Custom Sport posted by John E on 8/27/2001 at 7:18:25 AM
I have seen "4532" on bolt-on SunTour derailleur hangers.

^R^Y^ is probably "ARAYA," a decent Japanese rim builder.

"Custom Sport" was one of Nishiki's lower-end offerings. Are your cranks steel with cotter pins (early 1970s), or aluminum cotterless (later 1970s)?

The "52" on the outer Sugino ring is the number of teeth.

The 5-speed freewheel indicates 1970s.

The original brakeset would have been DiaCompe, which were Weinmann copies.

For your own safety, replace those DiaCompe pads with KoolStops.

The engraved W denotes West Coast Cycle Supply, which was Nishiki's importer.

Another data point: my 1971 American Eagle Semi-Pro had serial number KS78091. In 1973, the company started using its Japanese name, instead. (Sort of like Datsun --> Nissan.) The "K" stands for Kawamura, Nishiki's contract frame builder. Perhaps the "S" stands for SemiPro (later, "Competition"), and the "C" stands for "Custom Sport."

Now the bad news -- the value of your bicycle is minimal, but if you like it and it fits you well, keep it and enjoy the ride!

VINTAGE LIGHTWEIGHTS:   Year and Short Stature of this Road bike posted by: Robbie on 8/25/2001 at 10:51:42 PM
I recently bought a Lightweight Road Bike at a yard sale which i know nothing about nor approx. age! It's a Japaneese make called Nishiki and is a Custom Sport addition. The serial number is KC24275, It's a 10 spd,weighs approx.7 lbs and is equiped with Quality Japanese parts. Strangly enough, it also has some Raleigh parts too ? The bike has 27in. racing wheels and Rims and it is silver and Black. Could you please tell me more? Thankyou .... Robbie

   RE:VINTAGE LIGHTWEIGHTS:   Year and Short Stature of this Road bike posted by Warren on 8/26/2001 at 8:45:12 AM
I think the question is, "Can you tell us more?" If you can describe who made each and every part on the bike incuding the tubing, someone can likely tell you the quality of the bike and a time frame from which it was likely made. One other question...it weighs 7 lbs? Without wheels and crankset? The complete bike should be at least 15 lbs heavier than that.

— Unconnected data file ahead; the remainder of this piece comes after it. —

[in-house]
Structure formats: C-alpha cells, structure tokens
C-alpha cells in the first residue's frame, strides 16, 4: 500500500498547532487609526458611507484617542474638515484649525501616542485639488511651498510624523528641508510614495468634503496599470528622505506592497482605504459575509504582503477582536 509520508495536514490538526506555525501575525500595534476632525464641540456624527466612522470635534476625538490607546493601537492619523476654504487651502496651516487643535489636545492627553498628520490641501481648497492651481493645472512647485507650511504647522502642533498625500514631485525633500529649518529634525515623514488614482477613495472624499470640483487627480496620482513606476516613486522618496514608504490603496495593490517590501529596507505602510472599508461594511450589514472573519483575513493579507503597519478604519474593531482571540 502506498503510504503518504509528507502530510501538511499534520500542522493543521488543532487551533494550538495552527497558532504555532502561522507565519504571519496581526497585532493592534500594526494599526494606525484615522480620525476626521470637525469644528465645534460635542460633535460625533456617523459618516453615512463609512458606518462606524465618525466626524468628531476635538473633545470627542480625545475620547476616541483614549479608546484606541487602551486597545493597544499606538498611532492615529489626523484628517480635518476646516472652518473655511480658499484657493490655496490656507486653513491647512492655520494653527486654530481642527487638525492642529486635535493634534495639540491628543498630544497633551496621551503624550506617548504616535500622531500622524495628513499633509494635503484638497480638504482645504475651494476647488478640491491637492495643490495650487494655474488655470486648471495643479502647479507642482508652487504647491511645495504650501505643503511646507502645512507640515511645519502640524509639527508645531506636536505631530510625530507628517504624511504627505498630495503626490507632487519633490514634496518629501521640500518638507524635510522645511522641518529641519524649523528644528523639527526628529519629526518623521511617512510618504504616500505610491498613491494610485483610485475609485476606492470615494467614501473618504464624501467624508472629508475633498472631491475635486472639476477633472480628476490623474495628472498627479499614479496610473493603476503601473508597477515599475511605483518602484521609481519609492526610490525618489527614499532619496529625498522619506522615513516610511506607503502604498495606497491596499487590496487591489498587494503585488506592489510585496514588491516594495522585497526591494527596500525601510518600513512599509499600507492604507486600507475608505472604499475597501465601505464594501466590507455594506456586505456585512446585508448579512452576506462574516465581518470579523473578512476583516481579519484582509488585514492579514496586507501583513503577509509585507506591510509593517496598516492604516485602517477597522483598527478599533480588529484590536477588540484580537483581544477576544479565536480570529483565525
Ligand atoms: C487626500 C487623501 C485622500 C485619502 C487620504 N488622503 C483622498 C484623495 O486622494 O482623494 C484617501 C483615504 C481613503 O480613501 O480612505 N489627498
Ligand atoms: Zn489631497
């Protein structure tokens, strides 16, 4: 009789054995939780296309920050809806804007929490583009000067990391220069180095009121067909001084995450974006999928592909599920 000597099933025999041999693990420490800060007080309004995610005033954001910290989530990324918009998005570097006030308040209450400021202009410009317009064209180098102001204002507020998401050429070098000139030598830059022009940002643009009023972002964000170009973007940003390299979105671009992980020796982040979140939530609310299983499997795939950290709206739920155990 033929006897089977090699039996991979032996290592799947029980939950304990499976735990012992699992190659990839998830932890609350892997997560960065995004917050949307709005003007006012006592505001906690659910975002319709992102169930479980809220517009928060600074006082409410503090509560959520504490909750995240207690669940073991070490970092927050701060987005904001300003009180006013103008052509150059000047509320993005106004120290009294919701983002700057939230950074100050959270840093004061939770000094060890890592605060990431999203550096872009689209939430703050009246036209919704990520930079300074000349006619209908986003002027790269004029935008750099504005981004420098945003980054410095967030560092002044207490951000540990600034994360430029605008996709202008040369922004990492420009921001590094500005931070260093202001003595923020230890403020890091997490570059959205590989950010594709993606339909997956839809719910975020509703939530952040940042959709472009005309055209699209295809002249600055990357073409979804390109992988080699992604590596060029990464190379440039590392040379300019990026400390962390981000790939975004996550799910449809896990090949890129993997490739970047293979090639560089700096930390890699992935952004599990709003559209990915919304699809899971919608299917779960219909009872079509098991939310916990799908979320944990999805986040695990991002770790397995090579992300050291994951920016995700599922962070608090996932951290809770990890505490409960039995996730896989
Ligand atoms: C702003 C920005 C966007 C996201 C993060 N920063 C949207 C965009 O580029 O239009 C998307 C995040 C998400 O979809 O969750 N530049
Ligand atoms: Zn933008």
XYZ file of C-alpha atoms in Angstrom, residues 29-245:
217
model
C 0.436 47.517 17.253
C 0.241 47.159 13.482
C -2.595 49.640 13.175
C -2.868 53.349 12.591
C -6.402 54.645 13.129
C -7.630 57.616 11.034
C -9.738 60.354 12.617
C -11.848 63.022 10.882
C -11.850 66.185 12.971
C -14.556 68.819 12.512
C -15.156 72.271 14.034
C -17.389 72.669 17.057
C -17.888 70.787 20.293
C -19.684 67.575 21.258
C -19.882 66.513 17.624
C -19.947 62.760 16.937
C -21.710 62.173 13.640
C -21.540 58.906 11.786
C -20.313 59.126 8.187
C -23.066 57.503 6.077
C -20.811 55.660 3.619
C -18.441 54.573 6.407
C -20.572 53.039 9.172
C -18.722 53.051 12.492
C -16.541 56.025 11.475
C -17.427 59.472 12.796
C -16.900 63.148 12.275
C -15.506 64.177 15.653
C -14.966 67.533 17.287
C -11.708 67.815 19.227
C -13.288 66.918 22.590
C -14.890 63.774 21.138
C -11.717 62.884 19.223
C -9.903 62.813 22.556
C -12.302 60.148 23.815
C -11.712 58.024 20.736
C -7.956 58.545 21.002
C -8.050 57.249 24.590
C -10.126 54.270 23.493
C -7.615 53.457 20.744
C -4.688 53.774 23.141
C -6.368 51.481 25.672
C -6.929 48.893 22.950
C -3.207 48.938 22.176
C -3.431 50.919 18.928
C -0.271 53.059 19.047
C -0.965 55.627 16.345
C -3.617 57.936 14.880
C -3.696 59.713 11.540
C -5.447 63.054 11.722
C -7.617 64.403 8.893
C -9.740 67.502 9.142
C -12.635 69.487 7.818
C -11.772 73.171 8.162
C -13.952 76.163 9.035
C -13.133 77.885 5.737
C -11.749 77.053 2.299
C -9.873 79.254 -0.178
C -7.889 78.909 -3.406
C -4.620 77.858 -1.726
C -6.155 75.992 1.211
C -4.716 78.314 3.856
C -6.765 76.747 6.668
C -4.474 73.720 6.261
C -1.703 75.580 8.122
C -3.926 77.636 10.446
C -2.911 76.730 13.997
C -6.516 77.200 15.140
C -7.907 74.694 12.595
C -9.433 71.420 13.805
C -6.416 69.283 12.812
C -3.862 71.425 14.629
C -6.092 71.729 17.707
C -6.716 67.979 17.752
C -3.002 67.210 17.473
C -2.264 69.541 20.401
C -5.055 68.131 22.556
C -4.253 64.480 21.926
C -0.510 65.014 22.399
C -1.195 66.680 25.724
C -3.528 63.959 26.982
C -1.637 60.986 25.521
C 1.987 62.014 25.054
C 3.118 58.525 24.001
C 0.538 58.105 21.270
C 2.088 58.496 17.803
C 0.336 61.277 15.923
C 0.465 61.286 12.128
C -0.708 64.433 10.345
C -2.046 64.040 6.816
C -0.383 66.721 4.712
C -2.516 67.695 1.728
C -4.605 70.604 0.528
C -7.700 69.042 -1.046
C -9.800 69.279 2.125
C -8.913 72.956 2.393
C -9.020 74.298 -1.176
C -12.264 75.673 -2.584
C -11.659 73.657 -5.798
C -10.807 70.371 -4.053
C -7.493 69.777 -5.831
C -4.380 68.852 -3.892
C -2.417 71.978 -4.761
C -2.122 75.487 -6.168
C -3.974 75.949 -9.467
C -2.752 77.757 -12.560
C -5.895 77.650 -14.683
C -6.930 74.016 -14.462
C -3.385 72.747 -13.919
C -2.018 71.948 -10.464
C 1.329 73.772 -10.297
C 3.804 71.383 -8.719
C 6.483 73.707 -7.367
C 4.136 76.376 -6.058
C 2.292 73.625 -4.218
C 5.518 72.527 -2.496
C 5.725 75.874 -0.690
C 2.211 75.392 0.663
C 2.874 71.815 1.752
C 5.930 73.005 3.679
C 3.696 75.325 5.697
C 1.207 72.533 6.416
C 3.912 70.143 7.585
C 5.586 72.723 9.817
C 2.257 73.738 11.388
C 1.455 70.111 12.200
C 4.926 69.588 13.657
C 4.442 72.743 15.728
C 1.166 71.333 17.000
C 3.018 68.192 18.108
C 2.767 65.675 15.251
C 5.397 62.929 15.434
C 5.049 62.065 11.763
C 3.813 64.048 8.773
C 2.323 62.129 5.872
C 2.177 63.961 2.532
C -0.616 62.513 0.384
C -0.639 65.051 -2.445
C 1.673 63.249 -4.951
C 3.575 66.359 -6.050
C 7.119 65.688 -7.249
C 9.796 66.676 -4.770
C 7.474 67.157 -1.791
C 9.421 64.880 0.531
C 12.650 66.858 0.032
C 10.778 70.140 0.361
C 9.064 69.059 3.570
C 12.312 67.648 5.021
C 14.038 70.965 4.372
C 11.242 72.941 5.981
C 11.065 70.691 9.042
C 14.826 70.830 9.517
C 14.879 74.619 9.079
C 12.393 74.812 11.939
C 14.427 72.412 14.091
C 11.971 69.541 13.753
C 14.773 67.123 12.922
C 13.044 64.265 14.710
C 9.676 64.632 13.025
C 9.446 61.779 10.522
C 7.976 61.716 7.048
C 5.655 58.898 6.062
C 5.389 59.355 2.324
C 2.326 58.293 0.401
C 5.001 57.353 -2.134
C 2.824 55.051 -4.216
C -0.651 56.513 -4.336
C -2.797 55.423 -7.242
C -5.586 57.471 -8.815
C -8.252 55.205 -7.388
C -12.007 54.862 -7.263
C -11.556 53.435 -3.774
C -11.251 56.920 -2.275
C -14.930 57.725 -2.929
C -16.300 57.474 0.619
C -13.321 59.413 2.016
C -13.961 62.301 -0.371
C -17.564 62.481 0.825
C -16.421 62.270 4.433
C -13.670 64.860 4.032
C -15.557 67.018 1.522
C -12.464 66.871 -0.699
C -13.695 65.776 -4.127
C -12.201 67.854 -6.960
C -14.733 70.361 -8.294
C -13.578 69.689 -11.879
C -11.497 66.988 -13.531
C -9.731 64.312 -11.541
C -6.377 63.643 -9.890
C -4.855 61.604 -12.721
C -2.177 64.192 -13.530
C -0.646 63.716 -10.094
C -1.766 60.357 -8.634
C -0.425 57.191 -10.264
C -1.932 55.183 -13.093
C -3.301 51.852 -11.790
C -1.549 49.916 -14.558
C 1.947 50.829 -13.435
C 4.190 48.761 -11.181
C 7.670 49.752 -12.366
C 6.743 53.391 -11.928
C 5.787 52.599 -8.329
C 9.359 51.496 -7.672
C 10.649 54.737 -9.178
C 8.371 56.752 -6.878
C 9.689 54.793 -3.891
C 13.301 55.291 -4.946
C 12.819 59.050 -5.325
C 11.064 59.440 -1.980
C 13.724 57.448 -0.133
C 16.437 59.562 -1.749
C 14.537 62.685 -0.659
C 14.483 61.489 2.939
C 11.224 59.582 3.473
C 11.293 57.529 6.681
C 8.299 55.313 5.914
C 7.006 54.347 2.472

VINTAGE LIGHTWEIGHTS:   Raleigh Record 10 speed posted by: Eric Law on 8/25/2001 at 8:35:06 PM
Hi i just bought a raleigh record 10 speed at a garage sale it is all white with a orange headtube and a orange band about 10 in long on the seat tube, it has huret downtube shifters and deraileur, a wrights leather saddle, altenburger center pull brakes normandy hubs, 27x 1 1/4 wheels. has a high carbon steel frame, i am trying to figure the year of the bike and if they were very good,, Thank You, Eric Law.

   RE:VINTAGE LIGHTWEIGHTS:   Raleigh Record 10 speed posted by Eric on 8/25/2001 at 8:44:54 PM
ps serial no is on the left rear dropout, it reads 4M13148

   Raleigh Record 10 speed posted by John E on 8/27/2001 at 7:23:56 AM
Check the Retro Raleighs website to be sure, but the Record was Raleigh's bottom-of-the-line 10-speed. Yours probably sold for just over $100 in the early 1970s and competed against the Peugeot U0-8 and the much heavier Schwinn Continental. It is a decent transportation and recreation bike, much nicer than anything you can find today for under $300 or so.

MISC:   Gotta problem posted by: Oscar on 8/25/2001 at 1:55:51 PM
Long story short, I bought a great bike at a swap meet. The best part of it was its tubular wheelset with Phil Wood hubs. After a small bit of cleaning, truing, and new tires, I wound up with a great set of wheels.

The problem is that the freewheel is worn and needs to be replaced. I took it to my LBS to take it off and they couldn't. I watched them huff and puff, and then I saw the "keyhole" where the fw remover started to bend.